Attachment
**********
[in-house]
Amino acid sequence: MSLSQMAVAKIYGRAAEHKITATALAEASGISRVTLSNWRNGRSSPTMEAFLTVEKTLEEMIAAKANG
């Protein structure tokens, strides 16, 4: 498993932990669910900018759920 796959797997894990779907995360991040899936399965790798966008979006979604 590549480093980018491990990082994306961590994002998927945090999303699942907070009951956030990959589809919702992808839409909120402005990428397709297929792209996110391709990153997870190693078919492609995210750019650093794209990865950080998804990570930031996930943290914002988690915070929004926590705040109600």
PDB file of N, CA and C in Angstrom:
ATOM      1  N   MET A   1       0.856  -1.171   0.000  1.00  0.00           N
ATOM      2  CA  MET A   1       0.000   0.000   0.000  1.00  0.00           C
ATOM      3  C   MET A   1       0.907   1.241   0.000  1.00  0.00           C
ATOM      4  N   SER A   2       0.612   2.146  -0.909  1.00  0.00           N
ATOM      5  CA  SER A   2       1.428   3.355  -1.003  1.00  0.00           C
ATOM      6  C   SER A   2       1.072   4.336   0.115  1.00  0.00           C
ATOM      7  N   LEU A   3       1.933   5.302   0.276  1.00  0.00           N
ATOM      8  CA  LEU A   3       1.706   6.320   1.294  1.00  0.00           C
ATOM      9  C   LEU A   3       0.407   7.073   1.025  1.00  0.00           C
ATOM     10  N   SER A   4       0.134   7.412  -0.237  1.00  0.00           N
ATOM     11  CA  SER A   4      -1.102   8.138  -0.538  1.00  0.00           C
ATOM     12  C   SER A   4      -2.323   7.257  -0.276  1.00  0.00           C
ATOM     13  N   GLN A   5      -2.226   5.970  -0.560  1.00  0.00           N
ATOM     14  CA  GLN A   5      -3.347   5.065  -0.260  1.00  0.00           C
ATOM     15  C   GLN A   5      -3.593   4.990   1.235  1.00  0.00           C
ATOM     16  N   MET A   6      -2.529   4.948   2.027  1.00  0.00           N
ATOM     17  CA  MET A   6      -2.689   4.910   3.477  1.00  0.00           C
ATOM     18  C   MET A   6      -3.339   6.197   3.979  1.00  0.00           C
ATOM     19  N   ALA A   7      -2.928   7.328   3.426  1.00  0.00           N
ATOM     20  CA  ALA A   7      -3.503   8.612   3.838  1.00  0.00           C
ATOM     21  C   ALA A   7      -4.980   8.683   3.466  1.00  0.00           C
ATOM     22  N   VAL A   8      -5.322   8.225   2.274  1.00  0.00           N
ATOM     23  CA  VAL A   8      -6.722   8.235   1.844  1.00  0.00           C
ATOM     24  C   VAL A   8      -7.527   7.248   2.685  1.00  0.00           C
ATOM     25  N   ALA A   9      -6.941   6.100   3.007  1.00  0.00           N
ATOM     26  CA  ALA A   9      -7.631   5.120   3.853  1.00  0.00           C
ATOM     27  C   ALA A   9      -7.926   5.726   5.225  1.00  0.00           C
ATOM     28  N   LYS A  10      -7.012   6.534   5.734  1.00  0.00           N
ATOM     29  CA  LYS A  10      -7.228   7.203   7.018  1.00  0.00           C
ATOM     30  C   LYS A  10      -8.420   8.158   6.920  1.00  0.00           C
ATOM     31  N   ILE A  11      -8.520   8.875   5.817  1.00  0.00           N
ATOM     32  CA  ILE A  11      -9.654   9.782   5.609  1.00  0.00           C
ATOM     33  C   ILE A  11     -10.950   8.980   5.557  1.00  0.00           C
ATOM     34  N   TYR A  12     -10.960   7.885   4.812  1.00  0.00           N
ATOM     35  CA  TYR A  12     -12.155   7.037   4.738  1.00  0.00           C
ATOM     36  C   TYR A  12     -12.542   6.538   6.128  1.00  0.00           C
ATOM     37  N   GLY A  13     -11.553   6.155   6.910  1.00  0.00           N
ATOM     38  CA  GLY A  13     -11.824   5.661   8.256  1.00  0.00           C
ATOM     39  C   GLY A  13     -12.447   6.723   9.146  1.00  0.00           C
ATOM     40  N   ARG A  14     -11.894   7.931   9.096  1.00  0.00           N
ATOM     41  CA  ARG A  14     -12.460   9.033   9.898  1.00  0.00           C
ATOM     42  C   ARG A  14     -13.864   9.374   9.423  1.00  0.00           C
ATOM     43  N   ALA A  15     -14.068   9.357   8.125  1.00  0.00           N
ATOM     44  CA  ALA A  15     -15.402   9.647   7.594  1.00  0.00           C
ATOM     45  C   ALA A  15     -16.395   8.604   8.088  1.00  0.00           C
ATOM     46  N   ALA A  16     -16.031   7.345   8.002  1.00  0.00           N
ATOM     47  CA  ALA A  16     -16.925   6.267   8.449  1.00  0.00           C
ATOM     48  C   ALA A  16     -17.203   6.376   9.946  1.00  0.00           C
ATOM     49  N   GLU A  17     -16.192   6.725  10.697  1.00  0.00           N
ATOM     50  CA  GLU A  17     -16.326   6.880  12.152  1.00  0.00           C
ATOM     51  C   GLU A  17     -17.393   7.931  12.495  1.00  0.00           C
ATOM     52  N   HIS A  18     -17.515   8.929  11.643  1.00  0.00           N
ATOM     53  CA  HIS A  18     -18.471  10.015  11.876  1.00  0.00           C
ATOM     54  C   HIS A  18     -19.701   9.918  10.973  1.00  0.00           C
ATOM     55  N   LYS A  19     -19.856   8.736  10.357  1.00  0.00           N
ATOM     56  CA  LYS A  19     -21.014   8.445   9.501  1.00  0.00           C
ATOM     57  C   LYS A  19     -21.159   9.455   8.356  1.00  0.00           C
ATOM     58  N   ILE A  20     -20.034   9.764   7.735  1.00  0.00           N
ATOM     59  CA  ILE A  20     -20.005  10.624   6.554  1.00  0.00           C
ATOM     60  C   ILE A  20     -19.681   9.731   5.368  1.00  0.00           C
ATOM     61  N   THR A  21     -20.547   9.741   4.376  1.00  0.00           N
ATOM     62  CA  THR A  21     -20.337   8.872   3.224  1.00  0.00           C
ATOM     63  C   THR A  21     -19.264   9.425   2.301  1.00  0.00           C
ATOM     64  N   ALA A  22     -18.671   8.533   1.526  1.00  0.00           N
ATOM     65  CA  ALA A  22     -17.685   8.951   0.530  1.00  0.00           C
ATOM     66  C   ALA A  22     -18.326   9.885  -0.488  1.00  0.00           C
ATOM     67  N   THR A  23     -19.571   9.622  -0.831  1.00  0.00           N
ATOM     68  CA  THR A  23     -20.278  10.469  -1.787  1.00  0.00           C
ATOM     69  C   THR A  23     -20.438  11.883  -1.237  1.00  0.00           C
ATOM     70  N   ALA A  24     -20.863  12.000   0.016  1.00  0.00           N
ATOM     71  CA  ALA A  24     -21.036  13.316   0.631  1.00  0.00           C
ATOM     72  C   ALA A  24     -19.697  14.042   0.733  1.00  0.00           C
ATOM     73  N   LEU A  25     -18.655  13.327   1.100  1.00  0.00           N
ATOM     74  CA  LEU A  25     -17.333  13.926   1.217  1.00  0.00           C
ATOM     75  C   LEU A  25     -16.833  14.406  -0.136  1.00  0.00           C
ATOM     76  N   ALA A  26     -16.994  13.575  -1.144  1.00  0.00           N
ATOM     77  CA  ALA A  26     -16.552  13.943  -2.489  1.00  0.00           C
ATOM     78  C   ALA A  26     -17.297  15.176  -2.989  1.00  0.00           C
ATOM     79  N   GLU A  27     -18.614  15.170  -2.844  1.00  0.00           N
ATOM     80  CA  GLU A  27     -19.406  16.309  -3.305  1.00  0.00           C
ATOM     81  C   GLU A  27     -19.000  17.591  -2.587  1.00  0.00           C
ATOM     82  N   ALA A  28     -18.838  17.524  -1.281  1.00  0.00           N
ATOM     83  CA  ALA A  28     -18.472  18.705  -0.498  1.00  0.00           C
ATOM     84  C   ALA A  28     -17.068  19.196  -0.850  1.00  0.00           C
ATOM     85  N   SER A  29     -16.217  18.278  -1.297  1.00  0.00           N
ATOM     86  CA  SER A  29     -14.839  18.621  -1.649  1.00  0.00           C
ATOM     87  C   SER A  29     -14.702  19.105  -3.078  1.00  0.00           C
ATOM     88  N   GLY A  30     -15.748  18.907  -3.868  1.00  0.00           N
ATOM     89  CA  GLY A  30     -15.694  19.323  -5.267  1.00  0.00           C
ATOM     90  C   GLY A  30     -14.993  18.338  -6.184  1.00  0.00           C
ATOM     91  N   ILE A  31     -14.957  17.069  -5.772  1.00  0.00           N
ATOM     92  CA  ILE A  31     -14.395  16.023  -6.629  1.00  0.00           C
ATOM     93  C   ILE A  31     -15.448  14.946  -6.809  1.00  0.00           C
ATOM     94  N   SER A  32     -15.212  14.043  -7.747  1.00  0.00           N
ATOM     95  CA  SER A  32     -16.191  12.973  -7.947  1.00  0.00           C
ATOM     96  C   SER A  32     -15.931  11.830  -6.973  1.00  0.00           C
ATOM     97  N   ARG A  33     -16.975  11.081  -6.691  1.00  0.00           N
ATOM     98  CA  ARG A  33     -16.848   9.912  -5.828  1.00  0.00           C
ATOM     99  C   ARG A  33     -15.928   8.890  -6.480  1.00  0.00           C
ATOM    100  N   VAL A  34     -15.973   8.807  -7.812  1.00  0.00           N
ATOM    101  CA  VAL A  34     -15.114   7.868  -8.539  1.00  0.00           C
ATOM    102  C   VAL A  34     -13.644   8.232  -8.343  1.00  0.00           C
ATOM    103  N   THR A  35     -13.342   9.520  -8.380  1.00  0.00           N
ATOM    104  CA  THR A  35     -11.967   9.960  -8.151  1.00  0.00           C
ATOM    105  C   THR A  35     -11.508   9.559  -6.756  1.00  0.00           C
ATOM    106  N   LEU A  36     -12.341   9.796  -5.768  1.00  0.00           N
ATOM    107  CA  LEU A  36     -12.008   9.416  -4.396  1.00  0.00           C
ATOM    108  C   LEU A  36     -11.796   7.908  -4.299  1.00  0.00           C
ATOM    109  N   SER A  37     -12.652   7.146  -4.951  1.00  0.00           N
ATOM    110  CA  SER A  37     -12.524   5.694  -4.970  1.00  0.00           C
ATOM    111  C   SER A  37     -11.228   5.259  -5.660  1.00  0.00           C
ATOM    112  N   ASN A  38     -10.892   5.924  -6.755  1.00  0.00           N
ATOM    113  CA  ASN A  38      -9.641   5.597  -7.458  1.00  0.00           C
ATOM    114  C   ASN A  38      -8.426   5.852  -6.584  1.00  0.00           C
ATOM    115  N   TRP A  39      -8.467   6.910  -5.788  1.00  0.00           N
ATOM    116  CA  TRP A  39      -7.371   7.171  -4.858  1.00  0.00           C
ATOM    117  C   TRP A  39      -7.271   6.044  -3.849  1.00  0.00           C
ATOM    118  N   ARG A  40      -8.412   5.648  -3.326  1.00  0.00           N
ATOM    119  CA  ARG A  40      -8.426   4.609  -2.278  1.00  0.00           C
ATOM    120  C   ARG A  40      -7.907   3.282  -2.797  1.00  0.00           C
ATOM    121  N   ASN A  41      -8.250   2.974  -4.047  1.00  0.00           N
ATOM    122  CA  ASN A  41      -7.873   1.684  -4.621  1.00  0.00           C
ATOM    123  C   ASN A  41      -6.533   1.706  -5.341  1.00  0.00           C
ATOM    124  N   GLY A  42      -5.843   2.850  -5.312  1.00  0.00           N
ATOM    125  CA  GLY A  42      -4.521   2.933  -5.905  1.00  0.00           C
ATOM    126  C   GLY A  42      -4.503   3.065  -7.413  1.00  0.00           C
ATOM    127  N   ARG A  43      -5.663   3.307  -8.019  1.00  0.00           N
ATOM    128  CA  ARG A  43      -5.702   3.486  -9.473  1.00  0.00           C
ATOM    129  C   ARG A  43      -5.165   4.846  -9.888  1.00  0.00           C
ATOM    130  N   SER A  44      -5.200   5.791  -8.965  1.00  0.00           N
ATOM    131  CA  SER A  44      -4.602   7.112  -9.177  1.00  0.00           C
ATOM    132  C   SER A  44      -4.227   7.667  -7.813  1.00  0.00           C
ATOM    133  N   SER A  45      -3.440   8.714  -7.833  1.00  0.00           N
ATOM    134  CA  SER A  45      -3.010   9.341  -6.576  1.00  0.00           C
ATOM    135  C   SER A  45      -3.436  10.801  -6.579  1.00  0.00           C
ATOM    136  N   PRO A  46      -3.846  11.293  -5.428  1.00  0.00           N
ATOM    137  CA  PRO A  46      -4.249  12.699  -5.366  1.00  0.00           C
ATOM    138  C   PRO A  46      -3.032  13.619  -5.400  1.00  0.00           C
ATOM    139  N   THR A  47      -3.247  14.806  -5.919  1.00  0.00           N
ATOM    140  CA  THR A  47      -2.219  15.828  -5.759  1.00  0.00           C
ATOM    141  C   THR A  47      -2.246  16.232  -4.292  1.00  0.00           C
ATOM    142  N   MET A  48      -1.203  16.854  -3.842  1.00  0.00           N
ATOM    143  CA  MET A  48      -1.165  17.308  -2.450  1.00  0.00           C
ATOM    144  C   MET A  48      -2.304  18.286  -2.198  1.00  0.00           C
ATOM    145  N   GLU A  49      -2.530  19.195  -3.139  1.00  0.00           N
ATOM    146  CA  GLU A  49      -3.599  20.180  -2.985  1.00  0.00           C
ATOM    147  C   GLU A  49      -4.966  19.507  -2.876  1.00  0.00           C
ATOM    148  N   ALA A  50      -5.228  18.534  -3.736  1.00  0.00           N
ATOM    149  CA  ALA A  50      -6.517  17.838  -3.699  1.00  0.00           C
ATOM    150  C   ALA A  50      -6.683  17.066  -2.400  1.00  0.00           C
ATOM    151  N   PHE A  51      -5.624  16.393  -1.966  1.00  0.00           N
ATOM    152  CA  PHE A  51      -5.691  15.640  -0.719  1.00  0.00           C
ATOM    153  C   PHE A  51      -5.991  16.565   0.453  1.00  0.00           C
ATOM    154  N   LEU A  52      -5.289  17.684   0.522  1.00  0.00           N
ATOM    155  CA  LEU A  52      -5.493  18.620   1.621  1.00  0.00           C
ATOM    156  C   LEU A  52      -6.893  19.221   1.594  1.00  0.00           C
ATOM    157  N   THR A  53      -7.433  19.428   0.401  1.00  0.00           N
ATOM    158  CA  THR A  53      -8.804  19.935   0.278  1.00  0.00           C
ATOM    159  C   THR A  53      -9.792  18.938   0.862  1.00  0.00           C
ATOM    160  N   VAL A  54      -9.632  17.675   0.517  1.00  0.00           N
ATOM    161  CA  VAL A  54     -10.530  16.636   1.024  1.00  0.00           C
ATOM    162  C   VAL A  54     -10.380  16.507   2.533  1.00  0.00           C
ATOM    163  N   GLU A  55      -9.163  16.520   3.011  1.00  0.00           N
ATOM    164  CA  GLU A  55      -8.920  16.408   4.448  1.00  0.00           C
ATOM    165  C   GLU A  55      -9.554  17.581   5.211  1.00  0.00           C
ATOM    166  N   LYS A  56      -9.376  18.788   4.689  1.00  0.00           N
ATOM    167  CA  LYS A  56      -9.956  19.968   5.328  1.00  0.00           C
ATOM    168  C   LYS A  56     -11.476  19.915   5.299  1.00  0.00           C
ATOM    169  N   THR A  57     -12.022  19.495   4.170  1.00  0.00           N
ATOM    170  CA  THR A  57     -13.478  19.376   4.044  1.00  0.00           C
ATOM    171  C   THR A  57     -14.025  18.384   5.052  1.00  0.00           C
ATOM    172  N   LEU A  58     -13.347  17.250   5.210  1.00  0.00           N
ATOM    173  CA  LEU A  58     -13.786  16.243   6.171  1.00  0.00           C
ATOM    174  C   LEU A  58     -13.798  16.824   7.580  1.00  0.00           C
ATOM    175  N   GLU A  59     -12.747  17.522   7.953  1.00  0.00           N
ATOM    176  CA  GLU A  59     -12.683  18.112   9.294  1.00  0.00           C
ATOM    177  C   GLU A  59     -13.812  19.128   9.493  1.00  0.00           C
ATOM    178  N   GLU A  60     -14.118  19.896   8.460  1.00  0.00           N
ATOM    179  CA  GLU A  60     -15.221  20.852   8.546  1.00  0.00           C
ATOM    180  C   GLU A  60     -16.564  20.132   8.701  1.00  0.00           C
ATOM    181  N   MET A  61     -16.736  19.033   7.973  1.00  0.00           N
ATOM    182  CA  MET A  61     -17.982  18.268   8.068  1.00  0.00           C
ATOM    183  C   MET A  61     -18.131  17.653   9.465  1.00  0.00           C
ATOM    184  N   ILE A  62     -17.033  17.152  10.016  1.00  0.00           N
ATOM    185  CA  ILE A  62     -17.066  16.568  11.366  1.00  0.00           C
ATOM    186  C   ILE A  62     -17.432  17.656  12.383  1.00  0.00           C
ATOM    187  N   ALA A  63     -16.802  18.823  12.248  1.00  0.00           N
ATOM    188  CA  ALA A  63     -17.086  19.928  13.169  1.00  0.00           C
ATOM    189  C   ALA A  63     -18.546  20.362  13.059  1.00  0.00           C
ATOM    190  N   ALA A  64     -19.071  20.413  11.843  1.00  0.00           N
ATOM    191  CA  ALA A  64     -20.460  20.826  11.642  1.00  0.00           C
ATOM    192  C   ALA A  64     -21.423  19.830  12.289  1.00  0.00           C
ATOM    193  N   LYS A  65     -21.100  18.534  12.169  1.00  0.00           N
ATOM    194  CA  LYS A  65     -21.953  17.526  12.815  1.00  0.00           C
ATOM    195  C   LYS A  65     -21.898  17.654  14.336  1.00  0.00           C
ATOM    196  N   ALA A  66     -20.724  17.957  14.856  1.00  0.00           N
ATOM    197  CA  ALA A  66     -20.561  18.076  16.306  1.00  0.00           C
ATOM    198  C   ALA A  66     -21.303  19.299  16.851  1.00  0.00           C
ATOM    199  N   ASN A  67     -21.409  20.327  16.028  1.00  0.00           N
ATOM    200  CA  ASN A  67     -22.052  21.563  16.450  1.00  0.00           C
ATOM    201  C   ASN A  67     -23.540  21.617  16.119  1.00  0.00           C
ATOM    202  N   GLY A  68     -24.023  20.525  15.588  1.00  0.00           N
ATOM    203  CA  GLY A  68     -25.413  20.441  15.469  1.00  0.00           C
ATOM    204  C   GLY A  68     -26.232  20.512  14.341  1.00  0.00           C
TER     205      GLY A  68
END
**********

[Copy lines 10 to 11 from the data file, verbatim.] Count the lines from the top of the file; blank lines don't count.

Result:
ATOM      6  C   SER A   2       1.072   4.336   0.115  1.00  0.00           C
ATOM      7  N   LEU A   3       1.933   5.302   0.276  1.00  0.00           N